A Lesser-Known Venus Visits The U.S. In New Botticelli Exhibit
The famous Renaissance painting of the goddess Venus, standing nude on a giant shell, has been appropriated, satirized and riffed on so many times — by everyone from Andy Warhol, to Lady Gaga, to The Simpsons — that it's easy to lose track of its origins.
Now, a major traveling exhibition tells the story of Italian painter Sandro Botticelli, who painted the Venus 500 years ago. "Botticelli and the Search for the Divine" features a different Venus — and many other works — visiting the U.S. for the first time. The show is a partnership between the Muscarelle Museum of Art in Williamsburg, Va., and the Museum of Fine Arts, Boston.
David Mirkin produced "The Last Temptation of Homer" episode of The Simpsons. As Homer fantasizes about his ideal woman, his imagination goes to Botticelli's Venus.
"Her hair's blowing in the wind, it's exactly the way you would set up a film shot of a gorgeous woman," Mirkin says.
Mirkin pokes fun at the iconic image — but says he truly loves it.
"I think it's incredibly effective in terms of what it's actually trying to do," he explains. "Its sensuality is amazing. I don't know where he came up with the idea of her riding on a clam — I mean, that's the funniest part." (Actually, if you want to get technical about it, it was a scallop shell, not a clamshell. But just to be sure, we asked a mollusk expert.)
The curators of the exhibition say few people know much about Botticelli, but they're trying to change that with help from another Venus that's a focal point of the show. The artist painted this solitary Venus in the 1480s, after The Birth of Venus. The life-size painting shows her in a similar in pose, but her torso's strong contours and pale skin are covered with a sheer top. Her red hair is tightly braided, not blown by the breath of angels, making her more earthly than godlike.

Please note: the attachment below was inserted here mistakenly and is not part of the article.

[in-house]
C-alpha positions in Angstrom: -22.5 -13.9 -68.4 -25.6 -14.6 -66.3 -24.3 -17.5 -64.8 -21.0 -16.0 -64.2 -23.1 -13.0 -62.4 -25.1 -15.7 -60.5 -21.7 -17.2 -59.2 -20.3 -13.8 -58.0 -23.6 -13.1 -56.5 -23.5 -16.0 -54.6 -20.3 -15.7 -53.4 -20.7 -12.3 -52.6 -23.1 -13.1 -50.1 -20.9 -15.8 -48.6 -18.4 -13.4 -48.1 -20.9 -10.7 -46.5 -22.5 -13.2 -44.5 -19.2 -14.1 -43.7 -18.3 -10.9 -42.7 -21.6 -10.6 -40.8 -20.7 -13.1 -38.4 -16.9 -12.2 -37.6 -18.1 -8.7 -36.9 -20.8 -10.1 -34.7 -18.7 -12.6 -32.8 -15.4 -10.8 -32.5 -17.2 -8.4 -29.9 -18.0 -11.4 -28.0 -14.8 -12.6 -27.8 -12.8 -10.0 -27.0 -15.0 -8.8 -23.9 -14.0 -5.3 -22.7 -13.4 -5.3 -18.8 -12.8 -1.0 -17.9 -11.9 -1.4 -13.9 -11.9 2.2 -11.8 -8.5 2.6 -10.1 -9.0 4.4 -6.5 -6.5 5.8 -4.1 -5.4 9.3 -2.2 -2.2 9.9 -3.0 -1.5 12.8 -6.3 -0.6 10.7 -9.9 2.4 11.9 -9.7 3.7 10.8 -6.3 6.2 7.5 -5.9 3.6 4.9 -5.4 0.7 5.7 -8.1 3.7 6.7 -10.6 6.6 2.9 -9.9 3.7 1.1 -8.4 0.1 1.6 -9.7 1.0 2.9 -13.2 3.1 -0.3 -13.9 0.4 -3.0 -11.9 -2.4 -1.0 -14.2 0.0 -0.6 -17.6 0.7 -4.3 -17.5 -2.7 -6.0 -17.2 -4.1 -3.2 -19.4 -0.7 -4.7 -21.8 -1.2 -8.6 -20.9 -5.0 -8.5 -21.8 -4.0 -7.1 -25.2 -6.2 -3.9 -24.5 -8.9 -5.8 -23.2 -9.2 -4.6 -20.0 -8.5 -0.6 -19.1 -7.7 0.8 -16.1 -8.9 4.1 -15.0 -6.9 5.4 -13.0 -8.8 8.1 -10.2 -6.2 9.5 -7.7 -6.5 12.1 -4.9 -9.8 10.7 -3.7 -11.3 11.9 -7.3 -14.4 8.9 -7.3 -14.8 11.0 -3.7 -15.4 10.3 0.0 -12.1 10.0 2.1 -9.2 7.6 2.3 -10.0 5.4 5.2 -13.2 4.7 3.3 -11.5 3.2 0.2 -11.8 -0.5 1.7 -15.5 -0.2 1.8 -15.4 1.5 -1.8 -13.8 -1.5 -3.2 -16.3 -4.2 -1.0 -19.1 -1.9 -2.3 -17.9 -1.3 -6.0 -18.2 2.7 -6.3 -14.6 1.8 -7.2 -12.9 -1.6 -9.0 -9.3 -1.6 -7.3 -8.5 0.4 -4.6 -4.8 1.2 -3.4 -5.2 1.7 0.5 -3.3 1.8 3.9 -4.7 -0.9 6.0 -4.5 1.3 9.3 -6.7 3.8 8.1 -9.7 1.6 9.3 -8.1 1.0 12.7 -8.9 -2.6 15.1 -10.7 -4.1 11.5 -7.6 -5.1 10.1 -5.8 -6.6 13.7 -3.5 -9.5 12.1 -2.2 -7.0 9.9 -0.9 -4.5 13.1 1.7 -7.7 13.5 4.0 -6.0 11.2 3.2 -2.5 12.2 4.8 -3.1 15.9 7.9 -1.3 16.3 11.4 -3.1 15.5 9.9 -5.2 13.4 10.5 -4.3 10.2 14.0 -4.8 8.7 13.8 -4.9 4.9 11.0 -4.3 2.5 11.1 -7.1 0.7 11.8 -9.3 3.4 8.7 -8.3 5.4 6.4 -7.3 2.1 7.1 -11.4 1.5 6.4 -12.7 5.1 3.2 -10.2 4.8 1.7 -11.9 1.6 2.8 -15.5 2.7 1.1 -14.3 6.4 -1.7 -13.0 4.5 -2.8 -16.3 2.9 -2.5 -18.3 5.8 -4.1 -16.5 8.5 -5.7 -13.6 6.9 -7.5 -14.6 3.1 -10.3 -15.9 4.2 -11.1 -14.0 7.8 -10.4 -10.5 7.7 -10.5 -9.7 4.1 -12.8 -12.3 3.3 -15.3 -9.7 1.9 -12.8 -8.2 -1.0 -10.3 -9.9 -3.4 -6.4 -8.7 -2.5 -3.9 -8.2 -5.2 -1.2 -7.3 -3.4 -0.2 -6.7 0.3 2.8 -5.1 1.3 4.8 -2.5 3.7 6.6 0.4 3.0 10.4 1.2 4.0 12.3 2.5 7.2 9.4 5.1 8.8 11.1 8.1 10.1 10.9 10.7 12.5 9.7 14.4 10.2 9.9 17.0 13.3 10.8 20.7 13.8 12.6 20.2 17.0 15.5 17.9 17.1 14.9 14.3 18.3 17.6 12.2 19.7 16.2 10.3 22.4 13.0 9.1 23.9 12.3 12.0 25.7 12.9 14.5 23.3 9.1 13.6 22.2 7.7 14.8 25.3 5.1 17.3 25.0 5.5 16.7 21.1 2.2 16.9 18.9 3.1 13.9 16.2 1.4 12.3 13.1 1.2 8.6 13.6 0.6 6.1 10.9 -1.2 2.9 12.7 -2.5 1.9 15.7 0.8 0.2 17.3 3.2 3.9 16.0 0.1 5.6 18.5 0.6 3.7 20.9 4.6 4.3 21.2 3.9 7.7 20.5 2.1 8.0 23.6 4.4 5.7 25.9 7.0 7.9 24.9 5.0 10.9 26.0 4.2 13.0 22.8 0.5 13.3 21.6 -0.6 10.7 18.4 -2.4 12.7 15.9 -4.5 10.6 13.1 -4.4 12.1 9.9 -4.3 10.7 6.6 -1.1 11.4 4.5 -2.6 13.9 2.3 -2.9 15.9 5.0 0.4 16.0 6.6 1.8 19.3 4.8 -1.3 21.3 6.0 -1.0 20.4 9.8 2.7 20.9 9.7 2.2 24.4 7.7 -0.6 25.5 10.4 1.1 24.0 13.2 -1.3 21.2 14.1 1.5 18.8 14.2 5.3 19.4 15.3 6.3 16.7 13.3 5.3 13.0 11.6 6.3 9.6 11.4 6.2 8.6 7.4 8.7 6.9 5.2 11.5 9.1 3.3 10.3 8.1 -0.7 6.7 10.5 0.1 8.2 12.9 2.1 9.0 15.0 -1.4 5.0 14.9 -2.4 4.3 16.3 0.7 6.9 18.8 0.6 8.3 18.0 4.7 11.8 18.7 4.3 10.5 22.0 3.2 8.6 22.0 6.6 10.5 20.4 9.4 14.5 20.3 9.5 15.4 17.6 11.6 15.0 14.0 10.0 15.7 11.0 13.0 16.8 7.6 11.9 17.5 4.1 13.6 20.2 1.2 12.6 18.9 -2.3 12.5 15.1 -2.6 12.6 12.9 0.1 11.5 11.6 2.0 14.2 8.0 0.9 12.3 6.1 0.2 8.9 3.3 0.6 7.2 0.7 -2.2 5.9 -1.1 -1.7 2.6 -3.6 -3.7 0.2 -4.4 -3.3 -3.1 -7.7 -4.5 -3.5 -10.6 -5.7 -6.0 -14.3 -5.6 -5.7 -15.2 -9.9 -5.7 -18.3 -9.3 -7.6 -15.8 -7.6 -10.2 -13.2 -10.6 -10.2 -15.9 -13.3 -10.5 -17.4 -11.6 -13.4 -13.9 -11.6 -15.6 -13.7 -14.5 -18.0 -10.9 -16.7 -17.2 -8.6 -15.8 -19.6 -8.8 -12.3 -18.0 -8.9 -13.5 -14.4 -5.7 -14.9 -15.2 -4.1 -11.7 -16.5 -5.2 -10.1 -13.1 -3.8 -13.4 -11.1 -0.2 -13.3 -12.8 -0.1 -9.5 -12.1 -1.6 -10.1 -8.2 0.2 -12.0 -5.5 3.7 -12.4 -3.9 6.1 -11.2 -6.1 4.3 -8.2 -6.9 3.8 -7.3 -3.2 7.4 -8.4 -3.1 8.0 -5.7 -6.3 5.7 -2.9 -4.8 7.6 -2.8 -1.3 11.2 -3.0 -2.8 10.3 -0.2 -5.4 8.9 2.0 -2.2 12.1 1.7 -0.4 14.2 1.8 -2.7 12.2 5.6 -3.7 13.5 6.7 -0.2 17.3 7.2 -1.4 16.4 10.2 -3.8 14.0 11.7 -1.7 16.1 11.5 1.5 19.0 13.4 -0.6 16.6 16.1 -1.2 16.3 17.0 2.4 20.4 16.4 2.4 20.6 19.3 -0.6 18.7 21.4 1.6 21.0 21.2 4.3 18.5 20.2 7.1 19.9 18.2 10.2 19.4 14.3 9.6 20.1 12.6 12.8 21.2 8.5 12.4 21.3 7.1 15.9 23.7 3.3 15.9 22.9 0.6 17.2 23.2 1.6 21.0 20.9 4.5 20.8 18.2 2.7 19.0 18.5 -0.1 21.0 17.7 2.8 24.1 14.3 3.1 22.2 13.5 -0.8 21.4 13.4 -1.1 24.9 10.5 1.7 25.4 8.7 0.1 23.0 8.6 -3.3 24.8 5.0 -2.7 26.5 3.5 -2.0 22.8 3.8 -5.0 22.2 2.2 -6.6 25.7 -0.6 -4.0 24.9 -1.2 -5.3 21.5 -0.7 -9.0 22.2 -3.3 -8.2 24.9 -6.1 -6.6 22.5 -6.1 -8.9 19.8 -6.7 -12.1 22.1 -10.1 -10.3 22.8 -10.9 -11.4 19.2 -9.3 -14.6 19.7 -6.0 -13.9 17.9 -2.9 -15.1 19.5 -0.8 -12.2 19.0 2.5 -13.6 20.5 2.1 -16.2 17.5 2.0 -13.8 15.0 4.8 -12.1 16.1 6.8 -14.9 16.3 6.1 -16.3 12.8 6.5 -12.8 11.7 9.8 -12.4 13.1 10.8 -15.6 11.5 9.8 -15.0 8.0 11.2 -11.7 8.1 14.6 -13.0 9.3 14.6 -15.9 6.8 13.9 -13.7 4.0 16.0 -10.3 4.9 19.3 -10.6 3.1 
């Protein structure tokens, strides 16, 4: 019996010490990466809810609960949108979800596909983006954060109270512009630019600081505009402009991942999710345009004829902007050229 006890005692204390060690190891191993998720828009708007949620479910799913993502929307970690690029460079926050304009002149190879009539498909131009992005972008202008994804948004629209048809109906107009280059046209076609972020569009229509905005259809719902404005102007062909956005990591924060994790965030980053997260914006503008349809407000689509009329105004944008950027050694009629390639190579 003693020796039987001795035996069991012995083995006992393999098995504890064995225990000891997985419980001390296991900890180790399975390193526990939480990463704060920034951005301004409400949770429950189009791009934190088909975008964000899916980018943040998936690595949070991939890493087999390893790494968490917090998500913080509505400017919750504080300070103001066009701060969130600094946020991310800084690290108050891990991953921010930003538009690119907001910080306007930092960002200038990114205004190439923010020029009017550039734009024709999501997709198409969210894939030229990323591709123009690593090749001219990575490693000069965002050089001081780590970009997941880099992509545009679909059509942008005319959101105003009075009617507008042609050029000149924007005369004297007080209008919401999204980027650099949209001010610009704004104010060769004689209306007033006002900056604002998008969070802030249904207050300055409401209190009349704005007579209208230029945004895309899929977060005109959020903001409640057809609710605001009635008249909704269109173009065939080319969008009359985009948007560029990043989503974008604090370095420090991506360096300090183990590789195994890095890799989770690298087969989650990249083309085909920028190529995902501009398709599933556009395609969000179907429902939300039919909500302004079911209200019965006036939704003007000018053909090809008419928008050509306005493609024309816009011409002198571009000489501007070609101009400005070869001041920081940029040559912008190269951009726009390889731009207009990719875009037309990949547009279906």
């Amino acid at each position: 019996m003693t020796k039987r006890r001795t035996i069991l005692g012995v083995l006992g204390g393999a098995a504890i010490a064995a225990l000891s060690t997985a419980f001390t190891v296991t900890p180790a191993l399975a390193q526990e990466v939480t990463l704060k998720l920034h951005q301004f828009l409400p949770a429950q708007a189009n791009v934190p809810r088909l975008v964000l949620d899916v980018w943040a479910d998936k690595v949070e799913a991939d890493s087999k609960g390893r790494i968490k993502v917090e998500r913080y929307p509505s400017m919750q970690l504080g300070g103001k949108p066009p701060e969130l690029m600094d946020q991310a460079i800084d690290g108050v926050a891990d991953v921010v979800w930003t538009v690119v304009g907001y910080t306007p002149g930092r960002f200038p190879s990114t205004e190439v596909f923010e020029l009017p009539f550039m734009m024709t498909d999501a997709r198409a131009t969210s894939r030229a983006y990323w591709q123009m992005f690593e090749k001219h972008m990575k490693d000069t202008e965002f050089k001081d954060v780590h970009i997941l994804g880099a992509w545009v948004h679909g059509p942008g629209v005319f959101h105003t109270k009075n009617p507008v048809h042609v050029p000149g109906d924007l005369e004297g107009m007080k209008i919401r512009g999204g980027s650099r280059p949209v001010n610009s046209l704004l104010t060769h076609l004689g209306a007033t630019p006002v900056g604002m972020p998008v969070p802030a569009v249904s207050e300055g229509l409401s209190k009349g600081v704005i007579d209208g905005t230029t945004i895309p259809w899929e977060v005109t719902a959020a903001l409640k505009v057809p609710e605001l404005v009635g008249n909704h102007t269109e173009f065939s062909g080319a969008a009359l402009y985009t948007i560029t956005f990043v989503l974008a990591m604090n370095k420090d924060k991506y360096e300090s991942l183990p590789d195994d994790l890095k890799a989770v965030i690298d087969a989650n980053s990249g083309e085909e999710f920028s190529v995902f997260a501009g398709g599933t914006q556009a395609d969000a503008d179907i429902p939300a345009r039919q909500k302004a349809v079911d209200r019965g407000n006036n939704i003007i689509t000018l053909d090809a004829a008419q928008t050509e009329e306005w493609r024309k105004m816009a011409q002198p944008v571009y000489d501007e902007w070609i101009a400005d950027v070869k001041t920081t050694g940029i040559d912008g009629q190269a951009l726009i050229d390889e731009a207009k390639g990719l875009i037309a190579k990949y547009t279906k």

"She's the poster for the exhibition — it sums up so much about Botticelli's attitude, his yearning to express ideals of beauty and human form," says Frederick Ilchman, chair of the MFA's Art of Europe department.
"It's not just he's a doing a new subject matter — the life-sized, human nude," he adds. "But that he's painting it with a new level of subtlety."
Ilchman says this Venus helps us understand Botticelli's quest for divine beauty. He walks to another of the two dozen paintings in the exhibition, one that shows the influence of the Renaissance and its search for knowledge: a portrait of the Virgin Mary and Christ child reading a book.
"In the second half of the 15th century in Florence there was a new appreciation of ancient art ... Greek and Roman statues," Ilchman says. "What I think is so remarkable is just how consistent his ideal of female beauty is. This Virgin Mary has the same delicacy of flesh, the beautiful features."
Boticelli's pursuit of realistic-looking divine beauty came to a halt after France invaded Florence. A zealot, Dominican friar named Savonarola took over the city, preaching fire and brimstone. Muscarelle Museum of Art chief curator John Spike, who conceived of this exhibition, says Savonarola's followers collected and burned books and paintings deemed indecent in the 1497 Bonfires of the Vanities.
"Botticelli was considered the best painter of beautiful nude women in the city of Florence," Spike says, "so everyone supposes that his works were burned in this way."
Somehow the Venus survived, but the deeply pious Botticelli believed Savonarola's teachings — and the artist was traumatized when the fanatic himself was burned on a pyre. Botticelli became reclusive, inward and devout. Spike says the works in the last section of the show reveal how his painting changed.
"His last works become neo-medieval, flat, no details, no attempt to represent a human figure under the drapery," Spike says.
The mood becomes somber, the warmer colors disappear and the eyes of the figures don't make contact with the eyes of the viewer.
"The sort of 'come hither' or the welcome you see with the Venus, these later paintings by Botticelli seem to be more hermetically sealed," Ilchman says. "They're kind of isolated, and not as expressive in the same way, but full of powerful emotion."
When the exhibition debuted in Virginia, Spike says two people fainted.
"Great works yearn to be understood," Spike says. "There's a wonderful word for yearning in Italian, it's bramare — [great works] yearn to be understood, and we, the spectators, yearn to understand."
And if visitors to the Museum of Fine Arts, Boston yearn to understand more, they can buy one of the exhibition's thick catalogs in the gift shop — or, perhaps, a pair of Venus socks.
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